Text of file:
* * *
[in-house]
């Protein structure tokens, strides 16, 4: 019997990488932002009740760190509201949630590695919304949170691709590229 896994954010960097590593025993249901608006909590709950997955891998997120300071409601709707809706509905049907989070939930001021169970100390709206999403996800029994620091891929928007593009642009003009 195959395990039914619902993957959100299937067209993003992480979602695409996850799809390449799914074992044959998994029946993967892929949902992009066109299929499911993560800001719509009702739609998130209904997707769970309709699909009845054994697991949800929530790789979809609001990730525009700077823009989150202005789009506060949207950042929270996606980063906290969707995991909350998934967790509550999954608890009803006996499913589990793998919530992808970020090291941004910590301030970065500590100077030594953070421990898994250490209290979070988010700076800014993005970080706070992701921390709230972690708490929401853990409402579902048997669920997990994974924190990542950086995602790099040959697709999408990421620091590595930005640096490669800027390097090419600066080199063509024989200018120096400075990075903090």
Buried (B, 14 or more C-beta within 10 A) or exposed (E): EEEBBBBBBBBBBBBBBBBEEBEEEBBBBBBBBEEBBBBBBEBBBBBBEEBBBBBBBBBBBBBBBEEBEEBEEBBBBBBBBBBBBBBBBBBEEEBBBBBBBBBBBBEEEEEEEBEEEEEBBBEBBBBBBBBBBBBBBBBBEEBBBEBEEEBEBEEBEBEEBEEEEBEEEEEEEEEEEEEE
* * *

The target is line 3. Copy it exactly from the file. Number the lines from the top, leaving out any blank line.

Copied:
Buried (B, 14 or more C-beta within 10 A) or exposed (E): EEEBBBBBBBBBBBBBBBBEEBEEEBBBBBBBBEEBBBBBBEBBBBBBEEBBBBBBBBBBBBBBBEEBEEBEEBBBBBBBBBBBBBBBBBBEEEBBBBBBBBBBBBEEEEEEEBEEEEEBBBEBBBBBBBBBBBBBBBBBEEBBBEBEEEBEBEEBEBEEBEEEEBEEEEEEEEEEEEEE